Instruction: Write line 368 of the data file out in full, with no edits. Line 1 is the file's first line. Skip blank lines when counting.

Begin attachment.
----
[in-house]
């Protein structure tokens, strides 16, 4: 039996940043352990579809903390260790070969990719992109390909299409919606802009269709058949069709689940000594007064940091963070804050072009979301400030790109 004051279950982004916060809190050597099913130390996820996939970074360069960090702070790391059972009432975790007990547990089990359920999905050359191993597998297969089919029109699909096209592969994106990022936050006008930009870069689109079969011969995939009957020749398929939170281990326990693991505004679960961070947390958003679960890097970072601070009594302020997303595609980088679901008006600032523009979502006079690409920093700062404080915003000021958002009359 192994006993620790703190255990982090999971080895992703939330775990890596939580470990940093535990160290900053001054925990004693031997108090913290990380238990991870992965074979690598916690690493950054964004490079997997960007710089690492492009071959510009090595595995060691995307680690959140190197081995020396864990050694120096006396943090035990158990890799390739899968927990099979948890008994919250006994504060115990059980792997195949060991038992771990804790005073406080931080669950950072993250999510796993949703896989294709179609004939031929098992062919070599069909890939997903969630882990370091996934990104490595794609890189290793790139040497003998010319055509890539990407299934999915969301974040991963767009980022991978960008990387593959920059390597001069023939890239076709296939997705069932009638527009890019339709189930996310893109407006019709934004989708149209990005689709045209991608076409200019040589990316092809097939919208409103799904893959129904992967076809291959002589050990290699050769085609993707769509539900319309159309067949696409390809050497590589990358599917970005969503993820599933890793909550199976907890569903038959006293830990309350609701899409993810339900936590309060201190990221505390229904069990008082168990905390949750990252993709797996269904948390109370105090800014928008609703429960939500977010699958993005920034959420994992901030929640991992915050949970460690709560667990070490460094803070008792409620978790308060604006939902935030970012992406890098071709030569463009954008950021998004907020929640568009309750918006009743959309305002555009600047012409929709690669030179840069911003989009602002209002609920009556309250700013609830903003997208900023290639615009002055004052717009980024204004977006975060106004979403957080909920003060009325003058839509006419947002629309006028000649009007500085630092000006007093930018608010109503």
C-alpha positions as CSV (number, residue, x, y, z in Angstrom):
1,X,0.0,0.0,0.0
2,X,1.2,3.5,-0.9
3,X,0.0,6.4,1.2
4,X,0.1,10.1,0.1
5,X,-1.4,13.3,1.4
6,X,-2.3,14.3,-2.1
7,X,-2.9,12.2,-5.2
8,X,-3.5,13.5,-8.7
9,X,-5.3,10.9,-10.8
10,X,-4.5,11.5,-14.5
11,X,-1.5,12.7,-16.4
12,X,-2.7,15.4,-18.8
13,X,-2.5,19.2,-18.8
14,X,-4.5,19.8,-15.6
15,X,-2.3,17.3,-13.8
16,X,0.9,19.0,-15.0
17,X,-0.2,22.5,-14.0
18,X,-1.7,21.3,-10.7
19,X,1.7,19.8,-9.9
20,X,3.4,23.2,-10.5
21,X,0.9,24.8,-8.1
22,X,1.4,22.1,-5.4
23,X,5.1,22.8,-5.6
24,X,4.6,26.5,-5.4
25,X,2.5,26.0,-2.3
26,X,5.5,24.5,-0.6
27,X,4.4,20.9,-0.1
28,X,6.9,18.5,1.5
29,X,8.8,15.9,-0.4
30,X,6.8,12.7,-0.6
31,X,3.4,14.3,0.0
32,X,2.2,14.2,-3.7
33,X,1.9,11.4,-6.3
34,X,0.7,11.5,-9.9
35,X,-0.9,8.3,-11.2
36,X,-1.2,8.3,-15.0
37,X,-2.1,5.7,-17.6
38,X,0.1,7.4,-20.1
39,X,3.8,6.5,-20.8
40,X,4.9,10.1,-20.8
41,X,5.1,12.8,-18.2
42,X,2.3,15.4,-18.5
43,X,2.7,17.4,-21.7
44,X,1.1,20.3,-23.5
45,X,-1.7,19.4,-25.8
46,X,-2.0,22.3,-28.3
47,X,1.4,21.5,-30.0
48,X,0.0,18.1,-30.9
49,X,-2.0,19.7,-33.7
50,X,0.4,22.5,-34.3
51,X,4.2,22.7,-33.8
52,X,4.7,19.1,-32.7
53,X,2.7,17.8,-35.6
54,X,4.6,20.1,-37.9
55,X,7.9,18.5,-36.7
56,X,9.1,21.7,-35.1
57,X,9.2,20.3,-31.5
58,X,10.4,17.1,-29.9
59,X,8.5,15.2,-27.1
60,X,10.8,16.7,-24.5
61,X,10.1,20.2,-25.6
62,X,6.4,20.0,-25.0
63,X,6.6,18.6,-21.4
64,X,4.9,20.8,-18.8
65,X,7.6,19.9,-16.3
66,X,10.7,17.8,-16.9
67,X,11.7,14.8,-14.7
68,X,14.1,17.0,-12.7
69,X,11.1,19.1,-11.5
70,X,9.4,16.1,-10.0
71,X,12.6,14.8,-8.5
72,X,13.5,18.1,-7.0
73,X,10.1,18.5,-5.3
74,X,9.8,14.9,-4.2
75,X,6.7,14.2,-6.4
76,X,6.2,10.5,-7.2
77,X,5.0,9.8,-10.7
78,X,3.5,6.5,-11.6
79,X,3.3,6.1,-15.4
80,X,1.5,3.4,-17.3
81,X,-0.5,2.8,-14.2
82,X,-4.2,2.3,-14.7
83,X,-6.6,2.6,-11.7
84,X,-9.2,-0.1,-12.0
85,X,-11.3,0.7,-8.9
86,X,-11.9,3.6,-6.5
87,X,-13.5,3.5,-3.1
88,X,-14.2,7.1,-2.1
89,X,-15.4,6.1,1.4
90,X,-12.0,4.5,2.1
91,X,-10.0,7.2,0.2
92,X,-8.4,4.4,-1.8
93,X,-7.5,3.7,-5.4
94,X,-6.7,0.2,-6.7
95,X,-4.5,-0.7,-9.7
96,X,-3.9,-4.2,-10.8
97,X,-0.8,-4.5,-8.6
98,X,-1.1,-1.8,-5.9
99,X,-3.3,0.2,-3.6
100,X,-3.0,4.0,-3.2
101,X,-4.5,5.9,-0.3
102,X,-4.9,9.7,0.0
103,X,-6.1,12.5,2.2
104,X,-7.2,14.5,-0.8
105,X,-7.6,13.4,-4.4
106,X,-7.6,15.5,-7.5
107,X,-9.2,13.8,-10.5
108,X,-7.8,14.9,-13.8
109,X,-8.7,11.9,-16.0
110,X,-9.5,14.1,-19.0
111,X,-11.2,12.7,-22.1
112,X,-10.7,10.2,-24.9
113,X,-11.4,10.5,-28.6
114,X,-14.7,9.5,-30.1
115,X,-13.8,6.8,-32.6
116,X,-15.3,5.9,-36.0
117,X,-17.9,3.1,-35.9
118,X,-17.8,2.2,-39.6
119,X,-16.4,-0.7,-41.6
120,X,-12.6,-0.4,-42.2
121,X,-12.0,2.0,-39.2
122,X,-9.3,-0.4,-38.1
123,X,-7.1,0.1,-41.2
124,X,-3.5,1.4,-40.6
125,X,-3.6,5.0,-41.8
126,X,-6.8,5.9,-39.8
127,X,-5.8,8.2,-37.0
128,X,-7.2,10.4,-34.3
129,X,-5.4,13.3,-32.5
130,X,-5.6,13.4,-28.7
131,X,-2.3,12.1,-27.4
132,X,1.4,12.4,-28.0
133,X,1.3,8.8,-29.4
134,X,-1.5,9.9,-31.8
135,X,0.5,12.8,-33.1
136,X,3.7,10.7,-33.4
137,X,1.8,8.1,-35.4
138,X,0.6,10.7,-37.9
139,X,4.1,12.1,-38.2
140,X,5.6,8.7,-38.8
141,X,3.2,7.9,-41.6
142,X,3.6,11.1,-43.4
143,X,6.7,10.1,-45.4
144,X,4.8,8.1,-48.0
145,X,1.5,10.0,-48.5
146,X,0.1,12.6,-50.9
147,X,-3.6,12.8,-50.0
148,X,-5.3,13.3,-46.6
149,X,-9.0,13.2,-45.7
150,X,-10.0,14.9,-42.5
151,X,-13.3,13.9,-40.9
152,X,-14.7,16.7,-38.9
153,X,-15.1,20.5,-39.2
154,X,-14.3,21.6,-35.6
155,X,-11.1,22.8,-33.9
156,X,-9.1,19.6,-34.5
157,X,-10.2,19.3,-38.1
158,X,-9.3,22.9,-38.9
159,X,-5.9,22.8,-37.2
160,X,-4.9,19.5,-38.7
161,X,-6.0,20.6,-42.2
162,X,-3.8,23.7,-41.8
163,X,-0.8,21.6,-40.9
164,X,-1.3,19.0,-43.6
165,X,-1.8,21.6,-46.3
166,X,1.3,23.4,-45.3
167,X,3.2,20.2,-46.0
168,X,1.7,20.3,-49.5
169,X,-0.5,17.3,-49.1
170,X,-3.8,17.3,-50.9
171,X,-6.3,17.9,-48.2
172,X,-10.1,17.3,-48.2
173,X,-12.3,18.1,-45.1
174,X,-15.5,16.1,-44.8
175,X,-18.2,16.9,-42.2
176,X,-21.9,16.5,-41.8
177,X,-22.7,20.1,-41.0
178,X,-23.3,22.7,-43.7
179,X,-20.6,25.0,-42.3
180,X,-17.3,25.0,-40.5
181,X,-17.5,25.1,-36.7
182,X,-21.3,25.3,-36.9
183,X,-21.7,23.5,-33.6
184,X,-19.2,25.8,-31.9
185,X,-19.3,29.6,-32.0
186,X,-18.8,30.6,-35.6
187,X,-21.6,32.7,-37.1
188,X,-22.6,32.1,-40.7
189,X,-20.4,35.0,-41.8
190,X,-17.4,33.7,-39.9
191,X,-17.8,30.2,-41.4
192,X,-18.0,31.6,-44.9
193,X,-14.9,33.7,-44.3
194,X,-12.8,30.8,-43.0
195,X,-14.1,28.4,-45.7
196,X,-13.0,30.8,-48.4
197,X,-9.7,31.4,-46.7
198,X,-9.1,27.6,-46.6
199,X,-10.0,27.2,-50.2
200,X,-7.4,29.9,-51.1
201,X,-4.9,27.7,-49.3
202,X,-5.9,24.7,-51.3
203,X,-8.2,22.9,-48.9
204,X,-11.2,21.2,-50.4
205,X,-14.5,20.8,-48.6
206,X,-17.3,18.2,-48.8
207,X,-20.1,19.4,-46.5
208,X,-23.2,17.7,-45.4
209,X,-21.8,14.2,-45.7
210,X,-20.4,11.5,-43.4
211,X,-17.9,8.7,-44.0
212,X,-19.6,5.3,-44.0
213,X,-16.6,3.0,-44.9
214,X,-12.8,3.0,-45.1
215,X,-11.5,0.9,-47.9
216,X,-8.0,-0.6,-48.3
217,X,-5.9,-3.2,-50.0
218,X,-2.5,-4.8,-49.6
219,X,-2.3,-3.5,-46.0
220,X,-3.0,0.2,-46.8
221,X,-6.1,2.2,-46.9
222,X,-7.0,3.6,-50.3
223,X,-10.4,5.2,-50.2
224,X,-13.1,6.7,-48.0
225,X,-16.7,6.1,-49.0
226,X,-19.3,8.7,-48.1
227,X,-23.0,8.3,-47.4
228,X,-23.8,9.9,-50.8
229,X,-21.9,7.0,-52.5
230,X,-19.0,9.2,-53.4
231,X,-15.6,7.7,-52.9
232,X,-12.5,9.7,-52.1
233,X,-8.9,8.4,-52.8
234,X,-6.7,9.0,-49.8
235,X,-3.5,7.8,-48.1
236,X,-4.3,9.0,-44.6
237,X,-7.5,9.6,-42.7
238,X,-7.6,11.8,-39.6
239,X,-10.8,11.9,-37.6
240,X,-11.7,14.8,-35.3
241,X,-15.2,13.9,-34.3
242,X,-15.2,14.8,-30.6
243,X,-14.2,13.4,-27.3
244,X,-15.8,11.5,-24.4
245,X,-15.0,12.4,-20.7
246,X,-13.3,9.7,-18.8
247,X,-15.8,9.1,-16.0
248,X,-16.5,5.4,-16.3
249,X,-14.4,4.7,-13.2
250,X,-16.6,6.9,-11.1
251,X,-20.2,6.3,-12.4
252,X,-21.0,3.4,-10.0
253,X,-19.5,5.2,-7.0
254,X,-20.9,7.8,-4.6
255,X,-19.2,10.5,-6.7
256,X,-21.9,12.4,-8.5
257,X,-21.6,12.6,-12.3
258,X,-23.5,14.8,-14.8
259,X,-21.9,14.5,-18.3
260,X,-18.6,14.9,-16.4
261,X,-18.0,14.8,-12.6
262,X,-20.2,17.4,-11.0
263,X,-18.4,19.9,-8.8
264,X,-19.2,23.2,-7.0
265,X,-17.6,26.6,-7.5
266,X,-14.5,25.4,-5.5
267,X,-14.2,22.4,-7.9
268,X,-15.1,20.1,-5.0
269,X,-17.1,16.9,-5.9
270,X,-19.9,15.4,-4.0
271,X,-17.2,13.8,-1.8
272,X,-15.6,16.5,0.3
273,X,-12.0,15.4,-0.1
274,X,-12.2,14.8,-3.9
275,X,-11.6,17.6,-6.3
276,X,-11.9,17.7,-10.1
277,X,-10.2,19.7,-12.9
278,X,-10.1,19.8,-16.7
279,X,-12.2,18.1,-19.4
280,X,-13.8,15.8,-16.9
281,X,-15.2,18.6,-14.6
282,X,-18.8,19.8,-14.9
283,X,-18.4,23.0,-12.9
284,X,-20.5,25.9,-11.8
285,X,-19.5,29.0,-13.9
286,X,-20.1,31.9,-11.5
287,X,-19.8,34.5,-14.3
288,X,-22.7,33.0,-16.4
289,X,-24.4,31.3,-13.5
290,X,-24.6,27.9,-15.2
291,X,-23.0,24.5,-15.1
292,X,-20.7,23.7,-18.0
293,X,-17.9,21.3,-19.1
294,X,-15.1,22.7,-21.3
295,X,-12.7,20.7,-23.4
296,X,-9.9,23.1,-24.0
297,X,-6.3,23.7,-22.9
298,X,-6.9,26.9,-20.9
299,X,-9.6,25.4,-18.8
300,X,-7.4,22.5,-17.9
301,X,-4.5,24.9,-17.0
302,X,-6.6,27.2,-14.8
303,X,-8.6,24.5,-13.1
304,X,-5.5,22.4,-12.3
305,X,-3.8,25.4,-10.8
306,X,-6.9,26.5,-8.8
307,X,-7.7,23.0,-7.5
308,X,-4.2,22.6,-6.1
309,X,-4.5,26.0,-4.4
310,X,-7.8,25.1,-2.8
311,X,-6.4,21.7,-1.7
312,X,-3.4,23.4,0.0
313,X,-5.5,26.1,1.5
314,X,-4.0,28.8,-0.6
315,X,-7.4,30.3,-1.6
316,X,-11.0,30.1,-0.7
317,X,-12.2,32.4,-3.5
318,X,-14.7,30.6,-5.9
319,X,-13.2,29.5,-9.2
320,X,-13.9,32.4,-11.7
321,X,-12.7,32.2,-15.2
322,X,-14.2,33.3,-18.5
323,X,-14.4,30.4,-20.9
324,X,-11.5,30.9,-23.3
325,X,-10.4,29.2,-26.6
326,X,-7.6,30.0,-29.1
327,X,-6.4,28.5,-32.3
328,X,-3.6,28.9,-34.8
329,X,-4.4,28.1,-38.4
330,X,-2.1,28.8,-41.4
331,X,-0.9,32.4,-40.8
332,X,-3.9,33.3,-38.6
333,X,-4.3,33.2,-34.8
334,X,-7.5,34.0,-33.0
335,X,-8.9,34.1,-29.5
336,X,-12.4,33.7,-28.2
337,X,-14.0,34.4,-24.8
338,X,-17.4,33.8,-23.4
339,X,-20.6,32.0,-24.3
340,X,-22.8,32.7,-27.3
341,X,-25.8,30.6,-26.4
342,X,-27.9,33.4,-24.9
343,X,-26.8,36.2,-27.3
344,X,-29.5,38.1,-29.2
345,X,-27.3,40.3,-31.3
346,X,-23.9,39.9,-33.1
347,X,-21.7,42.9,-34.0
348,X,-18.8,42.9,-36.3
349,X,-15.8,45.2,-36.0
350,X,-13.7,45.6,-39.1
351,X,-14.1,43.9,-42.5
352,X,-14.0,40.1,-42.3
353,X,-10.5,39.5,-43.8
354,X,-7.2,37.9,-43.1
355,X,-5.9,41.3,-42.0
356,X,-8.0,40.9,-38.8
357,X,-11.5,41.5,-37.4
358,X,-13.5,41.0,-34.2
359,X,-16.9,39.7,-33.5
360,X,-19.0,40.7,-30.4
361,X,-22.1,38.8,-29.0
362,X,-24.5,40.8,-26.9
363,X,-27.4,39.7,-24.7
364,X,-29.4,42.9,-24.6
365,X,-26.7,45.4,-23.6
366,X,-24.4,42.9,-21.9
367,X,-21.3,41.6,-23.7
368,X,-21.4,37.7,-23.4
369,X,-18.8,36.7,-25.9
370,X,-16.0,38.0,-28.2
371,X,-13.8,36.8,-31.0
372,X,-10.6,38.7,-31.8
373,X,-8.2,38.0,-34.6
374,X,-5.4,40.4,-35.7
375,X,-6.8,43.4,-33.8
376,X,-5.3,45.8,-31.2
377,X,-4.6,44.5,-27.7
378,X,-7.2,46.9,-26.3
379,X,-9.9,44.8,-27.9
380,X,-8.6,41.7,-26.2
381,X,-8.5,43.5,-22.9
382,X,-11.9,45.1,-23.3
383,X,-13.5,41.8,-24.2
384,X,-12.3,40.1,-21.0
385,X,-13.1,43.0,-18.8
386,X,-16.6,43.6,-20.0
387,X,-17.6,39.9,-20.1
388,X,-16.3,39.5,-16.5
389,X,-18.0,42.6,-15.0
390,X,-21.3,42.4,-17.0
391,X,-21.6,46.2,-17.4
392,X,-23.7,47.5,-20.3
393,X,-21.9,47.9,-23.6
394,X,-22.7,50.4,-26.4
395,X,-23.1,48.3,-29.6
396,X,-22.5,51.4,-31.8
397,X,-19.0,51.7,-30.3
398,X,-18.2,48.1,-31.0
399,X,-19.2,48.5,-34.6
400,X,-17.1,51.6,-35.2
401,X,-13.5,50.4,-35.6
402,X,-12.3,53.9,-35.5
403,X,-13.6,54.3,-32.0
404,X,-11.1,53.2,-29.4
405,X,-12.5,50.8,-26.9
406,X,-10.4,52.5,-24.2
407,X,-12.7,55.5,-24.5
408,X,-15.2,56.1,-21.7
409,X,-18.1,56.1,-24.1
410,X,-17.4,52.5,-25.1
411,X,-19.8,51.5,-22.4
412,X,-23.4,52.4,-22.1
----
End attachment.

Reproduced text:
365,X,-26.7,45.4,-23.6